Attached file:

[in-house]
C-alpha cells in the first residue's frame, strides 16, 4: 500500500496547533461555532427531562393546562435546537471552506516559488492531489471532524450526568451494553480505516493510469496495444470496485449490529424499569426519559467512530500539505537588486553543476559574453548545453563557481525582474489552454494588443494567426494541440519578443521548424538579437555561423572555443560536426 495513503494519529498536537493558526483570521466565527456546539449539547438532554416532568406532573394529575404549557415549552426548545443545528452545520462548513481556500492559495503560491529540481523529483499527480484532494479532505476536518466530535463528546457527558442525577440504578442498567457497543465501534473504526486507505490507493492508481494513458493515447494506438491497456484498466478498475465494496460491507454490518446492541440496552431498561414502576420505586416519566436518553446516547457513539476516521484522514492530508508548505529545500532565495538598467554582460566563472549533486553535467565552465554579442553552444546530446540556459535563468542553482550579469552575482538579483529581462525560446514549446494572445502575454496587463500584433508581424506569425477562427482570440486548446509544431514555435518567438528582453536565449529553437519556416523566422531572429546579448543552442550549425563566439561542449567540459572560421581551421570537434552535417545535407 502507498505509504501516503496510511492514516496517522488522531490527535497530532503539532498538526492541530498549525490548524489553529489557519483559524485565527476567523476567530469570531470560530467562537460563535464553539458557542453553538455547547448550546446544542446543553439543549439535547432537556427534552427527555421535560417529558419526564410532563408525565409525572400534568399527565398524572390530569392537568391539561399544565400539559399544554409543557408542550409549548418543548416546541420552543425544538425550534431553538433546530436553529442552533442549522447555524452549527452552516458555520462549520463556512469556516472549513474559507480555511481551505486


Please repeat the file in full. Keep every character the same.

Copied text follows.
[in-house]
C-alpha cells in the first residue's frame, strides 16, 4: 500500500496547533461555532427531562393546562435546537471552506516559488492531489471532524450526568451494553480505516493510469496495444470496485449490529424499569426519559467512530500539505537588486553543476559574453548545453563557481525582474489552454494588443494567426494541440519578443521548424538579437555561423572555443560536426 495513503494519529498536537493558526483570521466565527456546539449539547438532554416532568406532573394529575404549557415549552426548545443545528452545520462548513481556500492559495503560491529540481523529483499527480484532494479532505476536518466530535463528546457527558442525577440504578442498567457497543465501534473504526486507505490507493492508481494513458493515447494506438491497456484498466478498475465494496460491507454490518446492541440496552431498561414502576420505586416519566436518553446516547457513539476516521484522514492530508508548505529545500532565495538598467554582460566563472549533486553535467565552465554579442553552444546530446540556459535563468542553482550579469552575482538579483529581462525560446514549446494572445502575454496587463500584433508581424506569425477562427482570440486548446509544431514555435518567438528582453536565449529553437519556416523566422531572429546579448543552442550549425563566439561542449567540459572560421581551421570537434552535417545535407 502507498505509504501516503496510511492514516496517522488522531490527535497530532503539532498538526492541530498549525490548524489553529489557519483559524485565527476567523476567530469570531470560530467562537460563535464553539458557542453553538455547547448550546446544542446543553439543549439535547432537556427534552427527555421535560417529558419526564410532563408525565409525572400534568399527565398524572390530569392537568391539561399544565400539559399544554409543557408542550409549548418543548416546541420552543425544538425550534431553538433546530436553529442552533442549522447555524452549527452552516458555520462549520463556512469556516472549513474559507480555511481551505486